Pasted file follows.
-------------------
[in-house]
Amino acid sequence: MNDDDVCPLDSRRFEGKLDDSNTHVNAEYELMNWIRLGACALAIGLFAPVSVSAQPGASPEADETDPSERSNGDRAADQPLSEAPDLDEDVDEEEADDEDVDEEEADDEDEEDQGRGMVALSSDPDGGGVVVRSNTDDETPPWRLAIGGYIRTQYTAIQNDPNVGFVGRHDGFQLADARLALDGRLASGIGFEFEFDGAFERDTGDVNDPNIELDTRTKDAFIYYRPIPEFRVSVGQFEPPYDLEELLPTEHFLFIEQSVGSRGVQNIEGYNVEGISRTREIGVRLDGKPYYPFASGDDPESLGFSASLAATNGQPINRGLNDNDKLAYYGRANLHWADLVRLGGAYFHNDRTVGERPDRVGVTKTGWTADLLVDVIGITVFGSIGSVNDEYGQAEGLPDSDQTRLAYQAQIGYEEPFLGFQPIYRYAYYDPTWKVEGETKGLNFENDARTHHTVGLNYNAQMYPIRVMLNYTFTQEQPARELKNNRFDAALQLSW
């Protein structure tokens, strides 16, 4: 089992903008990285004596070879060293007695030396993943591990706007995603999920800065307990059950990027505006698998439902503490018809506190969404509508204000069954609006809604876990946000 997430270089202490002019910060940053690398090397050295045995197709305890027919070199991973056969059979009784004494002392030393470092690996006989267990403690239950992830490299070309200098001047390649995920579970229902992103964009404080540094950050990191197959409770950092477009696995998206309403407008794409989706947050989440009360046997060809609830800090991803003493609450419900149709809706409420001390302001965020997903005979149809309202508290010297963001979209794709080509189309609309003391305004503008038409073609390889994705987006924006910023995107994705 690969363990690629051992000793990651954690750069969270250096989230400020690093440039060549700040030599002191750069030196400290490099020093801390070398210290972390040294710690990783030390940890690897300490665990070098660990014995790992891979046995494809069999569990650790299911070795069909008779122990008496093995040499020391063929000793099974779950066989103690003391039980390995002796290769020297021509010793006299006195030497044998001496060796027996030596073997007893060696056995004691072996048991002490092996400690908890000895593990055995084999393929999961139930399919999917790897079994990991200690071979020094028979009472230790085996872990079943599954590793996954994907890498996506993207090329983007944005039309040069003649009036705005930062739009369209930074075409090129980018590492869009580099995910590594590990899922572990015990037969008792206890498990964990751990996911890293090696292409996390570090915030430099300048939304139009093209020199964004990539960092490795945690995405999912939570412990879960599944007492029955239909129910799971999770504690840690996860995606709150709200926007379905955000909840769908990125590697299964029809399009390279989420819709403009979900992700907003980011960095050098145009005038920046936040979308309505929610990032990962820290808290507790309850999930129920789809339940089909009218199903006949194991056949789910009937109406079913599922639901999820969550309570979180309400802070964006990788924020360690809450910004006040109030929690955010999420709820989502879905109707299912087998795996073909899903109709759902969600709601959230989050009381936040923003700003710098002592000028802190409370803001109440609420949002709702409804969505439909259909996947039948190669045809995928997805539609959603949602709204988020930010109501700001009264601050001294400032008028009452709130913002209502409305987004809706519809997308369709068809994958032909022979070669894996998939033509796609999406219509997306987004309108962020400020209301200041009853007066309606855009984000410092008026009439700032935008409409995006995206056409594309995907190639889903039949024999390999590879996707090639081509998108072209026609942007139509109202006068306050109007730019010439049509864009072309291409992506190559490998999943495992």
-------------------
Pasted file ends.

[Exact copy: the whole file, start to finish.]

[in-house]
Amino acid sequence: MNDDDVCPLDSRRFEGKLDDSNTHVNAEYELMNWIRLGACALAIGLFAPVSVSAQPGASPEADETDPSERSNGDRAADQPLSEAPDLDEDVDEEEADDEDVDEEEADDEDEEDQGRGMVALSSDPDGGGVVVRSNTDDETPPWRLAIGGYIRTQYTAIQNDPNVGFVGRHDGFQLADARLALDGRLASGIGFEFEFDGAFERDTGDVNDPNIELDTRTKDAFIYYRPIPEFRVSVGQFEPPYDLEELLPTEHFLFIEQSVGSRGVQNIEGYNVEGISRTREIGVRLDGKPYYPFASGDDPESLGFSASLAATNGQPINRGLNDNDKLAYYGRANLHWADLVRLGGAYFHNDRTVGERPDRVGVTKTGWTADLLVDVIGITVFGSIGSVNDEYGQAEGLPDSDQTRLAYQAQIGYEEPFLGFQPIYRYAYYDPTWKVEGETKGLNFENDARTHHTVGLNYNAQMYPIRVMLNYTFTQEQPARELKNNRFDAALQLSW
């Protein structure tokens, strides 16, 4: 089992903008990285004596070879060293007695030396993943591990706007995603999920800065307990059950990027505006698998439902503490018809506190969404509508204000069954609006809604876990946000 997430270089202490002019910060940053690398090397050295045995197709305890027919070199991973056969059979009784004494002392030393470092690996006989267990403690239950992830490299070309200098001047390649995920579970229902992103964009404080540094950050990191197959409770950092477009696995998206309403407008794409989706947050989440009360046997060809609830800090991803003493609450419900149709809706409420001390302001965020997903005979149809309202508290010297963001979209794709080509189309609309003391305004503008038409073609390889994705987006924006910023995107994705 690969363990690629051992000793990651954690750069969270250096989230400020690093440039060549700040030599002191750069030196400290490099020093801390070398210290972390040294710690990783030390940890690897300490665990070098660990014995790992891979046995494809069999569990650790299911070795069909008779122990008496093995040499020391063929000793099974779950066989103690003391039980390995002796290769020297021509010793006299006195030497044998001496060796027996030596073997007893060696056995004691072996048991002490092996400690908890000895593990055995084999393929999961139930399919999917790897079994990991200690071979020094028979009472230790085996872990079943599954590793996954994907890498996506993207090329983007944005039309040069003649009036705005930062739009369209930074075409090129980018590492869009580099995910590594590990899922572990015990037969008792206890498990964990751990996911890293090696292409996390570090915030430099300048939304139009093209020199964004990539960092490795945690995405999912939570412990879960599944007492029955239909129910799971999770504690840690996860995606709150709200926007379905955000909840769908990125590697299964029809399009390279989420819709403009979900992700907003980011960095050098145009005038920046936040979308309505929610990032990962820290808290507790309850999930129920789809339940089909009218199903006949194991056949789910009937109406079913599922639901999820969550309570979180309400802070964006990788924020360690809450910004006040109030929690955010999420709820989502879905109707299912087998795996073909899903109709759902969600709601959230989050009381936040923003700003710098002592000028802190409370803001109440609420949002709702409804969505439909259909996947039948190669045809995928997805539609959603949602709204988020930010109501700001009264601050001294400032008028009452709130913002209502409305987004809706519809997308369709068809994958032909022979070669894996998939033509796609999406219509997306987004309108962020400020209301200041009853007066309606855009984000410092008026009439700032935008409409995006995206056409594309995907190639889903039949024999390999590879996707090639081509998108072209026609942007139509109202006068306050109007730019010439049509864009072309291409992506190559490998999943495992």